How to enable colorized output for ls command in MacOS X Terminal

I am new to macOS or Apple OS X. How do I enable colorized output for my ls command on Apple Mac OS X just like the ones that shown on my Ubuntu Linux server? How do I configure Mac OS X Terminal app to have color ls output?

You can enable colorized output by passing the -G option to ls command on Apple Mac OS X or FreeBSD operating system. You don’t have to install anything special. Just pass the -G option to the ls command to enable colorized output on Unix box.
Tutorial details
Difficulty level Easy
Root privileges No
Requirements macOS latest or macOS X with bash/zsh
Est. reading time 2m

Mac OS X color ls output option

Open the terminal application and simply type the following command:
$ ls -G

Fig,01: Apple macOS/OS X ls command in action when enable colorized output

Fig,01: OS X ls command in action

Configure ~/.bashrc or ~/.bash_profile to display colorful ls command

When bash is your login shell, it looks for ~/.bash_profile, ~/.bash_login, and ~/.profile file in that order. When an interactive shell that is not a login shell is started, Bash reads and executes commands from ~/.bashrc. Hence you must add commands to ~/.bash_profile.

Want to enable colorized output permanently? You need to add the following command in the ~/.bashrc or ~/.bash_profile file:
$ vi ~/.bashrc
$ vi ~/.bash_profile
Append the following alias:

alias ls='ls -G'
alias ll='ls -lG'

Save and close the file. Source the changes immediately:
$ source ~/.bashrc
$ source ~/.bash_profile
Test it:
$ ls
$ ll

How do I skip colorful ls command output temporarily?

Simply run the ls command as follows:
$ \ls
$ \ls -l

The -G option is equivalent to defining CLICOLOR in the environment. The ls command supports the following environment variables:

  1. CLICOLOR – Use ANSI color sequences to distinguish file types.
  2. LSCOLORS – The value of this variable describes what color to use for which attribute when colors are enabled with CLICOLOR

Just type the following command to enable colorized output for the ls command:

export CLICOLOR=1
## better add to your ~/.bashrc or ~/.bash_profile ##
echo 'export CLICOLOR=1' >> ~/.bashrc

Understanding LSCOLORS values

You can define color for each attribute with the help of LSCOLORS, when colors are enabled with CLICOLOR. This string is a concatenation of pairs of the format fb, where f is the foreground color and b is the background color. The default value is:



ls Attribute Foreground color Background color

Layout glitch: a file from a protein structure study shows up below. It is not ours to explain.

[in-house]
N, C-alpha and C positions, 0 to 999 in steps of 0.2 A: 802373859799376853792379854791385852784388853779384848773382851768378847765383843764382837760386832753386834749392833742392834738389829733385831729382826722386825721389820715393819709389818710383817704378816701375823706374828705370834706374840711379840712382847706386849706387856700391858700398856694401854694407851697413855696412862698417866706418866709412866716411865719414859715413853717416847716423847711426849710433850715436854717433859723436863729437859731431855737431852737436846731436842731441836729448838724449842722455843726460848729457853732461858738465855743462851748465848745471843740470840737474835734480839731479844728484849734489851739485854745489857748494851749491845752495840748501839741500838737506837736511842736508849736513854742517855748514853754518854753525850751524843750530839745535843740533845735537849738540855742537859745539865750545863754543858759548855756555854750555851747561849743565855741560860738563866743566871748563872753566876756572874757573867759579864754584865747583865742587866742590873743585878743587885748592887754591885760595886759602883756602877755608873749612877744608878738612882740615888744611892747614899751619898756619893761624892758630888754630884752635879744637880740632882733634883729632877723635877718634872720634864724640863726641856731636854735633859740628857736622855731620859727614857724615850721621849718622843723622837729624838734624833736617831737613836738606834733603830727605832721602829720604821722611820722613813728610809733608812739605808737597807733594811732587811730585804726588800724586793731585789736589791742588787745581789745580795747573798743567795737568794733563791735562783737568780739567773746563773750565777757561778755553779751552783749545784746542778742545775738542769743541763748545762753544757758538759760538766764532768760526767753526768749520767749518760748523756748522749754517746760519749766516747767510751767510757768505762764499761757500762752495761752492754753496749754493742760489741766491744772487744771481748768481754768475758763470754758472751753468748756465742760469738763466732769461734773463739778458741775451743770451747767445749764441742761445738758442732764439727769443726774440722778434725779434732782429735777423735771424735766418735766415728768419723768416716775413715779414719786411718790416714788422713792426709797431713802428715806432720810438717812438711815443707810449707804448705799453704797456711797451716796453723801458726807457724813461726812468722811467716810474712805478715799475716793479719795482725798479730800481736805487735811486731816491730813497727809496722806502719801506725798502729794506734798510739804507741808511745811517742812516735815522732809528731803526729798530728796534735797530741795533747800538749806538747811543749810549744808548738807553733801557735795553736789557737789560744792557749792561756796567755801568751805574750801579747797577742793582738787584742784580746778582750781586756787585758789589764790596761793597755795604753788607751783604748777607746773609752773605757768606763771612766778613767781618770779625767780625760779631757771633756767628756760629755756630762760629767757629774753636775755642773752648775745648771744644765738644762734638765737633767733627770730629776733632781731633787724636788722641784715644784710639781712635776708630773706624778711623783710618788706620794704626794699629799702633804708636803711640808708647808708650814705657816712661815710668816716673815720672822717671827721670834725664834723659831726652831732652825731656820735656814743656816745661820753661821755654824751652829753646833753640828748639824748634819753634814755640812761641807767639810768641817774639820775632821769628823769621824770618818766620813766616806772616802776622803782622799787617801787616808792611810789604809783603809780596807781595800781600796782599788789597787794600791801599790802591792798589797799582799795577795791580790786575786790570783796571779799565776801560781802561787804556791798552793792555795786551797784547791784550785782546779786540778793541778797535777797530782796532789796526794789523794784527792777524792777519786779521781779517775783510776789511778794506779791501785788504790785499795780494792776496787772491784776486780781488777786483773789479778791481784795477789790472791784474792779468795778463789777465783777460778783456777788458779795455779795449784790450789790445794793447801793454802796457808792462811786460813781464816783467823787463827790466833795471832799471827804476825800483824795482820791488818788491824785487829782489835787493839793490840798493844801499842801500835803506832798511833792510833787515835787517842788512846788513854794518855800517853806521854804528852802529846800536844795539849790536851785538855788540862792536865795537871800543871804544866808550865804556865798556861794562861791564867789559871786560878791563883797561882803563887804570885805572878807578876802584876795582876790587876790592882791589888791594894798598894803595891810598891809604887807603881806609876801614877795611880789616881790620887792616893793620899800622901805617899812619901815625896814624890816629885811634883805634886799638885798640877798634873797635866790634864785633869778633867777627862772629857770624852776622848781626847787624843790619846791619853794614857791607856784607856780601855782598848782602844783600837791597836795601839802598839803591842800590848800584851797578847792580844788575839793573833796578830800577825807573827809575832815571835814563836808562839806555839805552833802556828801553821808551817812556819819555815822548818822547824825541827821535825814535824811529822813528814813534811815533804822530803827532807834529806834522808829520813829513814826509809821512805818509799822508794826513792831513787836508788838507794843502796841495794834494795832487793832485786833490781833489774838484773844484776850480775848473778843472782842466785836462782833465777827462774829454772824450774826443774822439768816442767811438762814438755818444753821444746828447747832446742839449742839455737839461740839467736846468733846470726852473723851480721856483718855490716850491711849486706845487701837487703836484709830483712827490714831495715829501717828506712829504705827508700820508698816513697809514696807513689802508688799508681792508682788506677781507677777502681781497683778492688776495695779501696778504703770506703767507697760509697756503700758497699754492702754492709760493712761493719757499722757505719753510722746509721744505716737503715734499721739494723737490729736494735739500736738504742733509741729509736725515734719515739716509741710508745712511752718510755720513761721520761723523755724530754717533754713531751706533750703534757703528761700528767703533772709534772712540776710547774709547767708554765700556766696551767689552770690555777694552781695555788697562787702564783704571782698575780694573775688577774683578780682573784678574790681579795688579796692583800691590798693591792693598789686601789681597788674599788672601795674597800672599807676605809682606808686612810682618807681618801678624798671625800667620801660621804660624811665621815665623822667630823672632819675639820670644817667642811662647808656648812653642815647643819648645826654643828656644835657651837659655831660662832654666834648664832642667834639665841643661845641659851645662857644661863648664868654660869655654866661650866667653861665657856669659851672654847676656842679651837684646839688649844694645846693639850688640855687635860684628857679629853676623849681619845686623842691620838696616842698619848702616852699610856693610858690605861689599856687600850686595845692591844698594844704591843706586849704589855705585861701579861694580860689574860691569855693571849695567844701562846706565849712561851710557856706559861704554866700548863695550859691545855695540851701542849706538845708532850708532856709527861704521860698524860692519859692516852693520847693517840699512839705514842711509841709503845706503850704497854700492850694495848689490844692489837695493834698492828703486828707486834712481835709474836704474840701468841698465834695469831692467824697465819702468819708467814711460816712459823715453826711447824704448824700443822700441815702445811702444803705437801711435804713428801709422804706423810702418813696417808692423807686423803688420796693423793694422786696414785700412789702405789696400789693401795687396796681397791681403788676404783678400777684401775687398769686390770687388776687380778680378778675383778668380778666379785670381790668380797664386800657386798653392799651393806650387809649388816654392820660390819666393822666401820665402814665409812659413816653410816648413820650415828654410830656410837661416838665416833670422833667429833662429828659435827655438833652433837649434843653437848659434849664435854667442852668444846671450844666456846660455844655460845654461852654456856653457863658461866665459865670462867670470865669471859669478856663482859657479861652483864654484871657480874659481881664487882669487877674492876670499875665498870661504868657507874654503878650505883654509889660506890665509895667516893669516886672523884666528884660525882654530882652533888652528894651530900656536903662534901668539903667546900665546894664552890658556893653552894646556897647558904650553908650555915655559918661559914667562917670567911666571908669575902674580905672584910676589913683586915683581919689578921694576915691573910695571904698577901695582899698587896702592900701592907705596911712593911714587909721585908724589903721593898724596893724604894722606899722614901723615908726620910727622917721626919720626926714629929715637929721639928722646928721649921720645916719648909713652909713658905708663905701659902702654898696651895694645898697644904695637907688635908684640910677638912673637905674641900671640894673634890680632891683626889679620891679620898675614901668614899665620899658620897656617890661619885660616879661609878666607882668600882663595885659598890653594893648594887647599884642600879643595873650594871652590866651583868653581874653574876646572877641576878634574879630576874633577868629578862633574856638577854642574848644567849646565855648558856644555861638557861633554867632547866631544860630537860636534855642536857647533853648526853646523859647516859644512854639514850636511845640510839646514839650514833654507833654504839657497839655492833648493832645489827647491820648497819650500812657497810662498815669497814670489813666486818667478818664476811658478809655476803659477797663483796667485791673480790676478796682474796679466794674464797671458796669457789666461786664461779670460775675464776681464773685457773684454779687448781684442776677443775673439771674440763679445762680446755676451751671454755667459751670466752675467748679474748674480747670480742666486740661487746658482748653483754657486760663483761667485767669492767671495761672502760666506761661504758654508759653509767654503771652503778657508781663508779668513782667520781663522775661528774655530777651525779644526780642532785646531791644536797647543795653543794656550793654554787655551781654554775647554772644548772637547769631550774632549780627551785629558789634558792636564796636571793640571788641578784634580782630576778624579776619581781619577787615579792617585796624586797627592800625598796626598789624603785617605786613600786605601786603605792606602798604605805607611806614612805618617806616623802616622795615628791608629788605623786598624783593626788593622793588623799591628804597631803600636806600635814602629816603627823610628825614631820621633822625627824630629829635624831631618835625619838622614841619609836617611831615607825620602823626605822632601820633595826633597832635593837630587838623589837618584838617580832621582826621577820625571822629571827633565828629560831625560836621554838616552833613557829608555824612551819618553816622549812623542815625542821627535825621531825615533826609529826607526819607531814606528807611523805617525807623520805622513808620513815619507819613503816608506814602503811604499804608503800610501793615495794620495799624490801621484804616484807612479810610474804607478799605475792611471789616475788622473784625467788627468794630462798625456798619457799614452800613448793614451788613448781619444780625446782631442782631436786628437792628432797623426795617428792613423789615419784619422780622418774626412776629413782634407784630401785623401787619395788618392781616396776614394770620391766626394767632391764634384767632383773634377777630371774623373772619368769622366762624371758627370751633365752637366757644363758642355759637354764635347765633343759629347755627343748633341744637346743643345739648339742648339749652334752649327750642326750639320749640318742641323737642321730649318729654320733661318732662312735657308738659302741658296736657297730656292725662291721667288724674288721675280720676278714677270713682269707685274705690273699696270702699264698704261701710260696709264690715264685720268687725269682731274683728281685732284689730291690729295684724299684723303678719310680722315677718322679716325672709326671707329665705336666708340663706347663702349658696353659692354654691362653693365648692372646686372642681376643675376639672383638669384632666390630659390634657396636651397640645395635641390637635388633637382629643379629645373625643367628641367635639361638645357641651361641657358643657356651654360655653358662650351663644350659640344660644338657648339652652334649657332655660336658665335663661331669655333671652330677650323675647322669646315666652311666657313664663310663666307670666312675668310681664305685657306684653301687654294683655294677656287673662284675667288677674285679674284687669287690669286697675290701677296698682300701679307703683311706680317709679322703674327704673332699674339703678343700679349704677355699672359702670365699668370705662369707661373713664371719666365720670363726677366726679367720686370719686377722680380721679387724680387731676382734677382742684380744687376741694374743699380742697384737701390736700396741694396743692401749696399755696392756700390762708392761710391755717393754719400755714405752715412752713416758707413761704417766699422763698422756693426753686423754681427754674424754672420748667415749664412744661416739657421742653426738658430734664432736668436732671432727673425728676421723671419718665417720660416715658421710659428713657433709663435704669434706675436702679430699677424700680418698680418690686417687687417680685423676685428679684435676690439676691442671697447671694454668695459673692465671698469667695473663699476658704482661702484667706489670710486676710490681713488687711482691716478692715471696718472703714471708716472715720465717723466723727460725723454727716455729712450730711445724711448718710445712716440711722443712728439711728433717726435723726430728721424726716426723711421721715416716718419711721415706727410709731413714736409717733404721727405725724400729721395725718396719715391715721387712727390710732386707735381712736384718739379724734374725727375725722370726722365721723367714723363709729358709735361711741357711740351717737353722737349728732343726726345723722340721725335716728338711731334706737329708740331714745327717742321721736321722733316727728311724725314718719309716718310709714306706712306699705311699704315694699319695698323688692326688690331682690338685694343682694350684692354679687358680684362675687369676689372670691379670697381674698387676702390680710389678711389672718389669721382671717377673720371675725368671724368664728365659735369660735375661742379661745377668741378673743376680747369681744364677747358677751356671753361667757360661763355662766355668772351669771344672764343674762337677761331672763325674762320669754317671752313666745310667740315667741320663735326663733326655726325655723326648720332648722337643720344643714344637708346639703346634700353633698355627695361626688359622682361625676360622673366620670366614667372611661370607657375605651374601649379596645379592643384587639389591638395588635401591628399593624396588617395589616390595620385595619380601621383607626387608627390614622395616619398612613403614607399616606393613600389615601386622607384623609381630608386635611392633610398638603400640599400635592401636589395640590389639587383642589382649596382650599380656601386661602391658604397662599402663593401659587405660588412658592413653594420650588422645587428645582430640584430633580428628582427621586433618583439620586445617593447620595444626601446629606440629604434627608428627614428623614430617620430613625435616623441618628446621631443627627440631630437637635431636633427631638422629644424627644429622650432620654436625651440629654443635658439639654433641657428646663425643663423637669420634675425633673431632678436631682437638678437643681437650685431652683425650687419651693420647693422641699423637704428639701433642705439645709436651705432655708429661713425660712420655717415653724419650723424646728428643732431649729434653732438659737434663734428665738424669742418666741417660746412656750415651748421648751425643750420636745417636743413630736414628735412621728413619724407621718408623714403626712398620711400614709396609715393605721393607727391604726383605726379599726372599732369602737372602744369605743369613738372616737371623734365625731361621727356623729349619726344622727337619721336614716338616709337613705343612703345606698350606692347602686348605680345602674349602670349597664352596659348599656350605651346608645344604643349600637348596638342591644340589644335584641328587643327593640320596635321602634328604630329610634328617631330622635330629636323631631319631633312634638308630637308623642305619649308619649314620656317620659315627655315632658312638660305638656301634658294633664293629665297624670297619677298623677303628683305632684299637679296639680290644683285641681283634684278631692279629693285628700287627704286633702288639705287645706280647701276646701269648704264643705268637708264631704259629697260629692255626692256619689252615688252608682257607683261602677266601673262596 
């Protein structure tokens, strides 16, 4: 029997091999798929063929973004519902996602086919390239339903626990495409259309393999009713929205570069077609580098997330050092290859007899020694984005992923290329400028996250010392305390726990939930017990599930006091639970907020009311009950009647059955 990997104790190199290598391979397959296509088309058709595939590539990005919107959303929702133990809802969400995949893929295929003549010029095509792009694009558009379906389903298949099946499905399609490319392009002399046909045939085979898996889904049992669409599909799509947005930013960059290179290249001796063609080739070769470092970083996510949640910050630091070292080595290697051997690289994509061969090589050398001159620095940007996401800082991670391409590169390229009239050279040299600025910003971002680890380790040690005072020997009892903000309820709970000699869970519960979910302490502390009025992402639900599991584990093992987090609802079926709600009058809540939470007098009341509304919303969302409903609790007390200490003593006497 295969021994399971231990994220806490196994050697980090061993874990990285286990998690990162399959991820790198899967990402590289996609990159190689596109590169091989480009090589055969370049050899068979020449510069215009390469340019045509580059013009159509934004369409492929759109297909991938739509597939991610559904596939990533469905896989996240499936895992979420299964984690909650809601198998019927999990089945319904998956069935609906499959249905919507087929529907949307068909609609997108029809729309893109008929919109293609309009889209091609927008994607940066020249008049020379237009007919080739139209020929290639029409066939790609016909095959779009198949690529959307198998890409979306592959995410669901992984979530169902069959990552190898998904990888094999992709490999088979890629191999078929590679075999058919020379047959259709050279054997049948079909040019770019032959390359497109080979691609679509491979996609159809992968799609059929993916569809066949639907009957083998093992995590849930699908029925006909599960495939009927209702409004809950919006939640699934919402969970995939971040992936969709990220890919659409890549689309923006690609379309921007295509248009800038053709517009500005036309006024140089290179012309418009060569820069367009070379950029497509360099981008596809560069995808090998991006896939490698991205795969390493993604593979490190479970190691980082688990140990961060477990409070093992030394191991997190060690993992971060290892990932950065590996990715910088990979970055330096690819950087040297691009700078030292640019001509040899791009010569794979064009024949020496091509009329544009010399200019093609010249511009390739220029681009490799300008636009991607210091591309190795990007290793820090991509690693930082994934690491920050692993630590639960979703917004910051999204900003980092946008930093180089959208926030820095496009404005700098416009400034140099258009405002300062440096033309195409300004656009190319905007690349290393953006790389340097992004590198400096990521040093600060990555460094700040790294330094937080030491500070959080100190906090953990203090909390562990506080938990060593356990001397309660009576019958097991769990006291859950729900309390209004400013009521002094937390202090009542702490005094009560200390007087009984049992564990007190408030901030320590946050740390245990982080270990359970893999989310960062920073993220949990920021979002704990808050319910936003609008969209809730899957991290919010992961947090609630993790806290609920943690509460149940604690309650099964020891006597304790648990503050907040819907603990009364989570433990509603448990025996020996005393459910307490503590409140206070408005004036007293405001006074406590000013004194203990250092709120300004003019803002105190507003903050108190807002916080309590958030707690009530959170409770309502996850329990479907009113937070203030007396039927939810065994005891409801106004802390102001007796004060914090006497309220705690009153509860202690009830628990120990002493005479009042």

directory e x
symbolic f x
socket c x
pipe d x
executable b x
block e g
character e d
executable a b
executable a g
directory a c
directory a d

The color and their code values are as follows:

Code Meaning (Color)
a Black
b Red
c Green
d Brown
e Blue
f Magenta
g Cyan
h Light grey
A Bold black, usually shows up as dark grey
B Bold red
C Bold green
D Bold brown, usually shows up as yellow
E Bold blue
F Bold magenta
G Bold cyan
H Bold light grey; looks like bright white
x Default foreground or background

You can now customize it as per your need in ~/.bashrc:

export CLICOLOR=1
export LSCOLORS=GxFxCxDxBxegedabagaced

A note about zsh

The latest version of macOS comes with zsh instead of bash. Hence the syntax is as follows and need to append into your ~/.zshrc file:

# zsh example #
echo 'alias ls='ls -G' >> ~/.zshrc
echo 'alias ll='ls -lG' >> ~/.zshrc


You learned How to configure Mac OS Unix terminal to have colored output with the ls command. See ls command man page documenation or read it offline by typing the following ls command:
$ man ls
$ man bash
$ man zsh

This entry is 1 of 5 in the Coloring Outputs in the CLI Apps Tutorial series. Keep reading the rest of the series:
  1. How to enable colorized output for ls command in MacOS X Terminal
  2. How To Turn On/Off Colors For ls Command In Bash On a Linux/Unix
  3. Turn off color in Linux terminal/bash session
  4. Turn On or Off Color Syntax Highlighting In vi or vim Editor
  5. BASH Shell: Change The Color of My Shell Prompt Under Linux or UNIX

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🐧 7 comments so far... add one

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7 comments… add one
  • Fred Jan 20, 2016 @ 18:49

    You can use oh-my-zsh ( and use themes ( too, it’s nice setup with a lot of customizations possible !

    • Sherif Abdalla Jun 11, 2016 @ 12:06

      Thank You

  • Ryan Jan 9, 2017 @ 16:53

    Thanks for this write-up.

    One problem I’m having is that after I follow all the steps and get my text color to change, when I open up a new iterm2 window I lose all the settings. Is there any way to save these CLICOLOR settings?

  • Bharath Aug 21, 2020 @ 20:22

    Once you add & compile ~/.bash_profile file, it will be permanent for all sessions.

    Edit using: vi ~/.bash_profile
    Add the lines and Save.

    Compile using : . ~/.bash_profile

  • Vincent Beers Oct 30, 2020 @ 11:41

    This is cool but .bashrc seems to be ignored on my Macbook for whatever reason. You can also drop it into ~/.bash_profile if that’s the case.

    • 🐧 Vivek Gite Oct 30, 2020 @ 12:57

      Thanks, I updated page to include ~/.bash_profile too. Are you using zsh or bash?

  • Christian E Mar 9, 2021 @ 21:32

    I had this problem as well, and I am using bash 5.1. I just added “source $HOME/.bashrc” to ~/.bash_profile

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